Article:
ICRC AppealsÂ For Attention To Yemen’s Growing Humanitarian Crisis The International Committee of the Red Cross (ICRC) on Monday appealed to countries participating in an international conference on Yemen’s threat to global security this week in London to also discuss the deepening humanitarian crisis the country is facing, the Associated Press/Taiwan…
A new report highlights challenges facing the Obama administration in Africa, including HIV/AIDS, poverty and climate change, VOA News reports. The report, published jointly by Africa Action and Foreign Policy in Focus, notes despite the recent success of programs such as PEPFAR, funding for the program has not increased at levels seen in previous years, the news service writes.
Former Pres. Clinton: ‘We Will Create Better Tomorrows By Building Haiti Back Better’ Former U.S. President Bill Clinton, U.N. special envoy for Haiti, writes in a Washington Post opinion pieceÂ that “early estimates indicate that nearly 3 million peopleÂ â€“ almost a third of Haiti’s population â€“Â may need aid, making this one…
In a story about polio vaccination campaigns in Afghanistan, the Wall Street Journal examines how the Taliban and international health agencies are working together to promote oral vaccination campaigns across the country. Vaccination campaign volunteers usually bring a “single-page letter requesting people to cooperate, ‘for the benefit of our next generations.’ The letter’s signatory: Mullah Mohammad Omar, the one-eyed supreme leader of the Taliban,” according to the Wall Street Journal.
On Thursday, Rajiv Shah was sworn in as USAID administrator at an official ceremony in Washington, D.C., Foreign Policy’s blog, “The Cable,” reports. “Secretary of State Hillary Clinton expressed overwhelming praise and relief before swearing in Shah,” according to the blog, which noted that Clinton’s remarks provided some “insider details” about Shah.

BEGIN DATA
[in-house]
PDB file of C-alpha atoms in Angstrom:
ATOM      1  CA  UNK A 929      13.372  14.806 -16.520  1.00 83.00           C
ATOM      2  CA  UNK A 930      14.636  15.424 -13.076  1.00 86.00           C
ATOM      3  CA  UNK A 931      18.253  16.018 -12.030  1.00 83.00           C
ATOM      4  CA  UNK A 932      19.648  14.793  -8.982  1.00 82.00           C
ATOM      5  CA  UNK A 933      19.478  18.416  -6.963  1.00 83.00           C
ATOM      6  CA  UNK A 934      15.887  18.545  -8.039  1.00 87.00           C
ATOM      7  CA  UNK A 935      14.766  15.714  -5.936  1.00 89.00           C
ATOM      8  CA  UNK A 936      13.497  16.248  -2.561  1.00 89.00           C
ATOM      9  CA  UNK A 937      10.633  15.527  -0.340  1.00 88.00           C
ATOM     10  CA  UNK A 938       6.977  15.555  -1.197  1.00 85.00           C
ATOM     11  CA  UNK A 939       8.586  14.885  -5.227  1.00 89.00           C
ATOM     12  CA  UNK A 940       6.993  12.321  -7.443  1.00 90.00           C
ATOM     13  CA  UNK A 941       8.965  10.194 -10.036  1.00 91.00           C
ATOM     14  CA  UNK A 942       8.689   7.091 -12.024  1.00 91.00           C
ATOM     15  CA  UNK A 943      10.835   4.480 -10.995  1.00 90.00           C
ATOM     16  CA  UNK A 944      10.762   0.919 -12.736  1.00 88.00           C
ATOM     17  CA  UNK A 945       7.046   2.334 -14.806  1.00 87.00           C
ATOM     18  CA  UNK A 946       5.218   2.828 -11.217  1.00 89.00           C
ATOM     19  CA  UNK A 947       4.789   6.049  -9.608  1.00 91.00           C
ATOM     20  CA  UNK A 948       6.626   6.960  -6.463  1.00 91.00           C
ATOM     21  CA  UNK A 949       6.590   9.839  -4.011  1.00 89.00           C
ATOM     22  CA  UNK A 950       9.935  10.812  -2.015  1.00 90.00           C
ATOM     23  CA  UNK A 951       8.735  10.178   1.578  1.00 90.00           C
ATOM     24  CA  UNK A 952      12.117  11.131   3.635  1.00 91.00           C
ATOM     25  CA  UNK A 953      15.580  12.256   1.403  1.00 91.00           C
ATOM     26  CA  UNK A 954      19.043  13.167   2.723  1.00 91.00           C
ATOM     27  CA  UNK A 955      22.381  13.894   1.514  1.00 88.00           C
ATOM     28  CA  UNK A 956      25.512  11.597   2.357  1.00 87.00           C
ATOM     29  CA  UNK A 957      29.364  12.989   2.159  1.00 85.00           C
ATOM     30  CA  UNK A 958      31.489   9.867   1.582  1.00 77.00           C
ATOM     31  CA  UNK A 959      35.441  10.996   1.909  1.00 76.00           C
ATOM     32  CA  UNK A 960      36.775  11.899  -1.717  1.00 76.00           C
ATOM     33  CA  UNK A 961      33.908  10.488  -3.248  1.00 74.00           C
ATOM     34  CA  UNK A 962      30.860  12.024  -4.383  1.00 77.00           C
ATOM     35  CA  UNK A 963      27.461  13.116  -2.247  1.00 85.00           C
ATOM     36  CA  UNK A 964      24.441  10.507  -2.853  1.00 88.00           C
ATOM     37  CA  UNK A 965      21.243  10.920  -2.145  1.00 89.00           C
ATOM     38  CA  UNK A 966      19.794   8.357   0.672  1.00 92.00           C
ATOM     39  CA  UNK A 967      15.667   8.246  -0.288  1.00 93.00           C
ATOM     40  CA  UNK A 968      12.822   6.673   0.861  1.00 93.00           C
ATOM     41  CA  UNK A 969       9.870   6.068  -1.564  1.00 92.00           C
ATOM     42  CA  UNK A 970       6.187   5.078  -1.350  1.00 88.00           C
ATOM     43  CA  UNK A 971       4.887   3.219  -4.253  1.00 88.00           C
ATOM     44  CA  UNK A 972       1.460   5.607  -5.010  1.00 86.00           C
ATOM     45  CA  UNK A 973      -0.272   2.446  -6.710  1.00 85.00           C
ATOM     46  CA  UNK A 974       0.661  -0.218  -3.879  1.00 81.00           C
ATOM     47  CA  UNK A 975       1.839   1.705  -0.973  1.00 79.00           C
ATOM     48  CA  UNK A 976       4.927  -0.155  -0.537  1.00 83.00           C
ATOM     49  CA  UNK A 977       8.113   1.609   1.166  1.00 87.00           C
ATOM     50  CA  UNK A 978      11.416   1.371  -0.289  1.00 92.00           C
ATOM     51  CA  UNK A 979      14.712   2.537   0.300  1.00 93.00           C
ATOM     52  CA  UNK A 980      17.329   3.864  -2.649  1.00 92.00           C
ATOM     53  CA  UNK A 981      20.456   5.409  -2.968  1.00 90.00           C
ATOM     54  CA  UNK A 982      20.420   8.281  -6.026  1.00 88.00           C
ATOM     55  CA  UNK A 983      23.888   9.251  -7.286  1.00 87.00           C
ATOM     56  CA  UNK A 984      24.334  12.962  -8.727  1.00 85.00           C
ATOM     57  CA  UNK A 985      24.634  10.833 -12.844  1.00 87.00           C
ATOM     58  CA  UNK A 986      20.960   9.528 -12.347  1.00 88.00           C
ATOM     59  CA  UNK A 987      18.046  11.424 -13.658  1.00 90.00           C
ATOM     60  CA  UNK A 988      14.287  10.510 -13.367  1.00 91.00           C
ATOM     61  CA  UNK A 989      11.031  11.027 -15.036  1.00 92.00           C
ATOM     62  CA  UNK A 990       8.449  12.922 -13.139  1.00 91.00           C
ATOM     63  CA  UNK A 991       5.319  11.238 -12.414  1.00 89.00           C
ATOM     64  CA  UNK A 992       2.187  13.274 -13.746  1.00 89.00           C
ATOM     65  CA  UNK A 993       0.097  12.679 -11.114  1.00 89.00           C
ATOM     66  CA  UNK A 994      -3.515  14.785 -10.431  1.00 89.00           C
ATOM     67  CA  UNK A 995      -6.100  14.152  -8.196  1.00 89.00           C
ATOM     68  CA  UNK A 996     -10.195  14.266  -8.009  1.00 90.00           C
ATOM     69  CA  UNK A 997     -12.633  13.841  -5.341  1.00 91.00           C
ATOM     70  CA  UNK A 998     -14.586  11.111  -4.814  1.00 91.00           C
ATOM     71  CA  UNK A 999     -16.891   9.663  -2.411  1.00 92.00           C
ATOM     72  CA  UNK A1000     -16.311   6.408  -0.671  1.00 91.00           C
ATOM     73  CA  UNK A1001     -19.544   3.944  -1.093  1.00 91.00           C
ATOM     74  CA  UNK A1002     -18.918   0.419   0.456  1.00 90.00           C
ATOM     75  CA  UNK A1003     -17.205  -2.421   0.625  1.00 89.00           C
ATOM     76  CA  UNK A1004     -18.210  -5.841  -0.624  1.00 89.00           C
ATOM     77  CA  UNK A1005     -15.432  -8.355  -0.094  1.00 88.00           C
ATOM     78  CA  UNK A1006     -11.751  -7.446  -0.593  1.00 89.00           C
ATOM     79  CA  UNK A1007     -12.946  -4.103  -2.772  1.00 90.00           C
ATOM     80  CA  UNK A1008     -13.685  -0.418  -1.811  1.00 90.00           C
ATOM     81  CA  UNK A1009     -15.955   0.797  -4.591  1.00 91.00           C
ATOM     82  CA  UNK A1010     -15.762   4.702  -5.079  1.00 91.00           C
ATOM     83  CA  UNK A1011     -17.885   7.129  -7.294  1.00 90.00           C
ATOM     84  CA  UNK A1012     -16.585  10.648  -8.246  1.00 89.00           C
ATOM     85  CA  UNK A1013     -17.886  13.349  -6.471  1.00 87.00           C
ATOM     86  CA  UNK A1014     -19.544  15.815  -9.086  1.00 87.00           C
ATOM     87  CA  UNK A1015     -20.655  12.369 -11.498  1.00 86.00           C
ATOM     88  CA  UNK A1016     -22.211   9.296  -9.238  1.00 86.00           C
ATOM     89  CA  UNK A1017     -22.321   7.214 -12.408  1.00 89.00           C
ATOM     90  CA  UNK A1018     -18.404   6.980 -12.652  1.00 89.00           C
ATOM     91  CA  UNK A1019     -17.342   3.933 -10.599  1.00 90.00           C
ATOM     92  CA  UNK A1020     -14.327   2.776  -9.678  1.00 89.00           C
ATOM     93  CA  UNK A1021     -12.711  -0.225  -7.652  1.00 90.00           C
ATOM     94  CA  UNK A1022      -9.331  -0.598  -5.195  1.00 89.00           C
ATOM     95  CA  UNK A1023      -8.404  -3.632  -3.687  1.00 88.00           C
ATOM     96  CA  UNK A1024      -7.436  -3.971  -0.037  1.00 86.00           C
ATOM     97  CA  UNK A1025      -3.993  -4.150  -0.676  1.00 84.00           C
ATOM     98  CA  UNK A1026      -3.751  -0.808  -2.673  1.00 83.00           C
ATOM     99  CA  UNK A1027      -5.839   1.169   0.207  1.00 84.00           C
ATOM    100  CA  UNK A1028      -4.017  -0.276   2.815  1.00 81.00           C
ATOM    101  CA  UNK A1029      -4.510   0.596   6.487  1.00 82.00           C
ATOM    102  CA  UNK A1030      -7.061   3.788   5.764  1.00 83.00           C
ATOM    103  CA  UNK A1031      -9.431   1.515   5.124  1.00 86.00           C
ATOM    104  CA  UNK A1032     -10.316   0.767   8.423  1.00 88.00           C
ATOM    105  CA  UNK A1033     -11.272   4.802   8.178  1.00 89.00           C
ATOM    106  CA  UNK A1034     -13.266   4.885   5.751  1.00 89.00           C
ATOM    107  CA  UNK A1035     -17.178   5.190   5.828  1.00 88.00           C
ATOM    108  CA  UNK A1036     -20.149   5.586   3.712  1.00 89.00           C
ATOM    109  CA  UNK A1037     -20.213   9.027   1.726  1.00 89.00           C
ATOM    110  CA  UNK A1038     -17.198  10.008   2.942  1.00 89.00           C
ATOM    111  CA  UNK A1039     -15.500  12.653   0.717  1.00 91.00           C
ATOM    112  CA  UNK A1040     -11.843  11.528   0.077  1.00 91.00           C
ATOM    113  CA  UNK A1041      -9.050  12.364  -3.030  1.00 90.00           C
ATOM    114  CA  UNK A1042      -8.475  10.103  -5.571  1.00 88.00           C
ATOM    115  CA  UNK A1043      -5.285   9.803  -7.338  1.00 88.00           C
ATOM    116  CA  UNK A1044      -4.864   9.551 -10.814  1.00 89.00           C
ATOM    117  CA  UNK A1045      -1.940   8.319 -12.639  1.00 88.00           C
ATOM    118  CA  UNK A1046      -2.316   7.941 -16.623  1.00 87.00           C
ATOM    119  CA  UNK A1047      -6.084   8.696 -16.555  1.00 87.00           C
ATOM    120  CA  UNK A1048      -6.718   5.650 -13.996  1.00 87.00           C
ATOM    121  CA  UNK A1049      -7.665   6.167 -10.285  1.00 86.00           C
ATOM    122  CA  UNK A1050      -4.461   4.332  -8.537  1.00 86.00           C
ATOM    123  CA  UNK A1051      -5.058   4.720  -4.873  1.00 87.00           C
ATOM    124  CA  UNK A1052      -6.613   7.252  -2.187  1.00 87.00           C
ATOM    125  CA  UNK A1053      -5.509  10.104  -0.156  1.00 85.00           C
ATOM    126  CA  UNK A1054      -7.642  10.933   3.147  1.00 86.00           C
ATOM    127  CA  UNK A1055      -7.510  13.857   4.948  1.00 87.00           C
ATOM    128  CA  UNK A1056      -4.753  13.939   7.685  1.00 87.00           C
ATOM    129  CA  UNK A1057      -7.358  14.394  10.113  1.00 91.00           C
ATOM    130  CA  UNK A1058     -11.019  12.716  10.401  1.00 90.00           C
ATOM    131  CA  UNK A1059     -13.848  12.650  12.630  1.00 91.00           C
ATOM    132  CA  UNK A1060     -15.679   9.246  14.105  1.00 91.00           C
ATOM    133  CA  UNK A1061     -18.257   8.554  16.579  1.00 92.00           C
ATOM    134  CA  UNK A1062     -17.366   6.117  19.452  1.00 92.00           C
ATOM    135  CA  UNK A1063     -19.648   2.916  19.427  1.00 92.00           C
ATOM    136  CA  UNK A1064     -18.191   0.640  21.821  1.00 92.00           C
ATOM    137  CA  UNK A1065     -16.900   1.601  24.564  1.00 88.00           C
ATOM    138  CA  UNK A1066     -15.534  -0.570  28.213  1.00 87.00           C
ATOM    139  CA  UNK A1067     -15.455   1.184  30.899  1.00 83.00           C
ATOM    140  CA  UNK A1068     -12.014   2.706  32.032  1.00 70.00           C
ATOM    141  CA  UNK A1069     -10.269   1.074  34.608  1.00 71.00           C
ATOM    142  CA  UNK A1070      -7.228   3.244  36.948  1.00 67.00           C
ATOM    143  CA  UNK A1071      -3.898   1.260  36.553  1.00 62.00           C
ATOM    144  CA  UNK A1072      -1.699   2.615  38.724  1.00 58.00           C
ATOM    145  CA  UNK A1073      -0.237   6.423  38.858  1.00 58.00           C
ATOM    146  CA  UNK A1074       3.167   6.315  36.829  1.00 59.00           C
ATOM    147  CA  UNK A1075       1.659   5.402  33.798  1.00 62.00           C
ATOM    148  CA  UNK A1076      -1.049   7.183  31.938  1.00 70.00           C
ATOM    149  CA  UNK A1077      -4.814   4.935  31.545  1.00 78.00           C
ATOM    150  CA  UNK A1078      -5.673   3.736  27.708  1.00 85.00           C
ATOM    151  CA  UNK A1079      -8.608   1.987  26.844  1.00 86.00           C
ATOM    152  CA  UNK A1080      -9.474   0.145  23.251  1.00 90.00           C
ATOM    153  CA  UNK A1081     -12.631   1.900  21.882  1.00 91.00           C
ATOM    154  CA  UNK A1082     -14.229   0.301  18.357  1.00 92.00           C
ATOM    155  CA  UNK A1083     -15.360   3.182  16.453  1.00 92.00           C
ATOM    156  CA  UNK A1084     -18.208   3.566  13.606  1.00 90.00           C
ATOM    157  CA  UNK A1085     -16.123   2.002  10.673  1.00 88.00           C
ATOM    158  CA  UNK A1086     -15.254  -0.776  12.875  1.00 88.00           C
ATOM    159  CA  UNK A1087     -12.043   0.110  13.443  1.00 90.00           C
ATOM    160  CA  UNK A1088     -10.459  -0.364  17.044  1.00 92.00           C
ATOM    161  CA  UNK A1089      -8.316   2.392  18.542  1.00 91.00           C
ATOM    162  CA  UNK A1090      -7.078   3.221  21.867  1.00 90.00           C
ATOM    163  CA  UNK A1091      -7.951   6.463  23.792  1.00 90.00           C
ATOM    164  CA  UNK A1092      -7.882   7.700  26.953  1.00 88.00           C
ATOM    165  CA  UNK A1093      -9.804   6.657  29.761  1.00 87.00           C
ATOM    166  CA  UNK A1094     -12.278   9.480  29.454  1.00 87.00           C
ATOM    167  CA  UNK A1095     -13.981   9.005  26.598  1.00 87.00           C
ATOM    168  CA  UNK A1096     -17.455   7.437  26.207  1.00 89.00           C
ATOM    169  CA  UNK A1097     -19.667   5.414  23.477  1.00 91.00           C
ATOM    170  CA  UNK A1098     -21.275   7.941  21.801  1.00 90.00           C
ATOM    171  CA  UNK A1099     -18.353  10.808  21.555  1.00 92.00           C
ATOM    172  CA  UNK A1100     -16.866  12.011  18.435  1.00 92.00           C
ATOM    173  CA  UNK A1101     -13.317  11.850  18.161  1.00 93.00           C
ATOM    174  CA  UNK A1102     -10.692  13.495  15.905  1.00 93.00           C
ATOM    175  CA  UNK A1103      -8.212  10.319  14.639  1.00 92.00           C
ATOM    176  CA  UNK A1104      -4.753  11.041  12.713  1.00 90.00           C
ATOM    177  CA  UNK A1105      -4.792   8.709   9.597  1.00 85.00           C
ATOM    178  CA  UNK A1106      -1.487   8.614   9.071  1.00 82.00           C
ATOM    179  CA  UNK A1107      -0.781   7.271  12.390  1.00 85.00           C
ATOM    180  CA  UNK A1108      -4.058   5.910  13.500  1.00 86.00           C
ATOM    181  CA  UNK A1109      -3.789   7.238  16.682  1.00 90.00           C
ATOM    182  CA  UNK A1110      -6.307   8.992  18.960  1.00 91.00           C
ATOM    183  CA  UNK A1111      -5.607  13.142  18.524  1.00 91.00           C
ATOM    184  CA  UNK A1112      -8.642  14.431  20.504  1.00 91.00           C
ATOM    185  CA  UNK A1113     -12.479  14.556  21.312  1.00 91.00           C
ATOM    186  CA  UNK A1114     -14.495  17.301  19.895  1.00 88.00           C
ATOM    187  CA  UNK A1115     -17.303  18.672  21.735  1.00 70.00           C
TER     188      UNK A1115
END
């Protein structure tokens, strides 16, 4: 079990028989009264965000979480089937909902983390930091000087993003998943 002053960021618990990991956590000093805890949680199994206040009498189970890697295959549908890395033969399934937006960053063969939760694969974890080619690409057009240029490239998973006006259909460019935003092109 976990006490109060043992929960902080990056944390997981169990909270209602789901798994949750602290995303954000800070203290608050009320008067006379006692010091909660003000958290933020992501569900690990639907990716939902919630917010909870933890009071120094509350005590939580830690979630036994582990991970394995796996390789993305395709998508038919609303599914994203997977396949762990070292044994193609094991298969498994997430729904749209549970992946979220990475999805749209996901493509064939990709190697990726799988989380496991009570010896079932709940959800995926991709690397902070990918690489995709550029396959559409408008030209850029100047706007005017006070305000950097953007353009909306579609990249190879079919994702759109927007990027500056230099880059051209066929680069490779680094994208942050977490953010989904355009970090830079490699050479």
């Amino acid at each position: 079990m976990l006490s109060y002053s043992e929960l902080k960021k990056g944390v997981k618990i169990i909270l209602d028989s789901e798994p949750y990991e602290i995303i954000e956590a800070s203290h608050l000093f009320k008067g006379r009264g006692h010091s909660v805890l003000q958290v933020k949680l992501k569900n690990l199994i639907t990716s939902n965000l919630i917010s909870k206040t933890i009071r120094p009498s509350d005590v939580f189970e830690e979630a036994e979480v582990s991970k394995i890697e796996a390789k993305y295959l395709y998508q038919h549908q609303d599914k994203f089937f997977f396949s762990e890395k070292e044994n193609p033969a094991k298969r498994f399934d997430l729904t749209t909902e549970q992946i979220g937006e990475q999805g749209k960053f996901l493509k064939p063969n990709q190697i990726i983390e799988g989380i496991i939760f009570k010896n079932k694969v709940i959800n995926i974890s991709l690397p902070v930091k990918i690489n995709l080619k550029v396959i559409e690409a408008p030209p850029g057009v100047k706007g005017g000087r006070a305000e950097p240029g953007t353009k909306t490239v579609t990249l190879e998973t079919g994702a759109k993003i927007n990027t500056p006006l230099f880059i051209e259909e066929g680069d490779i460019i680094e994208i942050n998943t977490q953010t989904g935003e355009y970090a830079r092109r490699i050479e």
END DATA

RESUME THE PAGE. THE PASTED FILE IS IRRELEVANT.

Public health experts and researchers from around the world gathered on Monday for a five-day conference at the United Arab Emirates University (UAEU) in Al Ain, UAE, to discuss the role of the Middle East in tackling global health issues, AMEinfo.com reports.
Flu Vaccine Shortages In Developing Countries Could Destabilize Global Security, Says Former WHO Deputy Head
“Flu vaccine shortages in developing nations may destabilize global security should the H1N1 [swine flu] virus become more deadly â€¦ David Heymann, a former deputy head of the World Health Organization” said Monday, Bloomberg reports.
Also In Global Health News: Sleeping Sickness; Aid For Philippines; U.S., China In Africa; Polio Eradication In Afghanistan; Ethiopia Famine
Lancet Infectious Diseases Examines Hold-Ups In Implementation Of Sleeping Sickness Therapy Lancet Infectious Diseases Newsdesk examines how despite evidence that a new therapy to treat sleeping sickness, called nifurtimoxâ€”eflornithine (NECT) is a step forward in treating the disease, it has yet to be implemented by countries “13 months after data…
The Los Angeles Times writes: “Sierra Leone is one of those nations where decades of foreign aid have failed to appreciably lift the fortunes of the people. The country is a charity case: 60% of its public spending comes from foreign governments and nonprofit organizations. Since 2002, it has received more than $1 billion in aid,” the newspaper writes.
The Christian Science Monitor looks at one idea about why hunger is receiving a lot of attention in the international arena. Kanayo Nwanze, the Kenyan “who recently became president of the United Nations’ International Fund for Agricultural Development (IFAD) says globalization has made the hunger and rural poverty that always pulled on the heartstrings an international security issue,” according to the publication.